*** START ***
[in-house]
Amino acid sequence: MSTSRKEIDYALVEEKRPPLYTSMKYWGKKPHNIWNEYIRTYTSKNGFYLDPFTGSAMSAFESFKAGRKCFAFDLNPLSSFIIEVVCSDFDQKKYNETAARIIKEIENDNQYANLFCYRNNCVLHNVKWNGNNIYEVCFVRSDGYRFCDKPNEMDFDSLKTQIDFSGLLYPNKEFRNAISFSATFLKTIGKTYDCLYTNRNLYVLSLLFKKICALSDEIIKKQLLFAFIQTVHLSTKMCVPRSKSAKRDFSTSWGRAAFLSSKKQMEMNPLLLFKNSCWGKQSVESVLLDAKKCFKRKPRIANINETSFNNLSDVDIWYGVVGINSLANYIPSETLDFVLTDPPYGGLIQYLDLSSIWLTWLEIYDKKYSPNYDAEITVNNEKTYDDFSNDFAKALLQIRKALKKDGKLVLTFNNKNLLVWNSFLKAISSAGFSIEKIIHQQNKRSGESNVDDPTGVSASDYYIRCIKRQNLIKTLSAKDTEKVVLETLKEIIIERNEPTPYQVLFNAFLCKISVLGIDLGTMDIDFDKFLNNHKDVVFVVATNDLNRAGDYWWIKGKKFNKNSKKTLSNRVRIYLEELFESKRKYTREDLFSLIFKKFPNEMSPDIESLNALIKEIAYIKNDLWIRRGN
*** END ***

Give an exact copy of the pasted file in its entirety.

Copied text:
[in-house]
Amino acid sequence: MSTSRKEIDYALVEEKRPPLYTSMKYWGKKPHNIWNEYIRTYTSKNGFYLDPFTGSAMSAFESFKAGRKCFAFDLNPLSSFIIEVVCSDFDQKKYNETAARIIKEIENDNQYANLFCYRNNCVLHNVKWNGNNIYEVCFVRSDGYRFCDKPNEMDFDSLKTQIDFSGLLYPNKEFRNAISFSATFLKTIGKTYDCLYTNRNLYVLSLLFKKICALSDEIIKKQLLFAFIQTVHLSTKMCVPRSKSAKRDFSTSWGRAAFLSSKKQMEMNPLLLFKNSCWGKQSVESVLLDAKKCFKRKPRIANINETSFNNLSDVDIWYGVVGINSLANYIPSETLDFVLTDPPYGGLIQYLDLSSIWLTWLEIYDKKYSPNYDAEITVNNEKTYDDFSNDFAKALLQIRKALKKDGKLVLTFNNKNLLVWNSFLKAISSAGFSIEKIIHQQNKRSGESNVDDPTGVSASDYYIRCIKRQNLIKTLSAKDTEKVVLETLKEIIIERNEPTPYQVLFNAFLCKISVLGIDLGTMDIDFDKFLNNHKDVVFVVATNDLNRAGDYWWIKGKKFNKNSKKTLSNRVRIYLEELFESKRKYTREDLFSLIFKKFPNEMSPDIESLNALIKEIAYIKNDLWIRRGN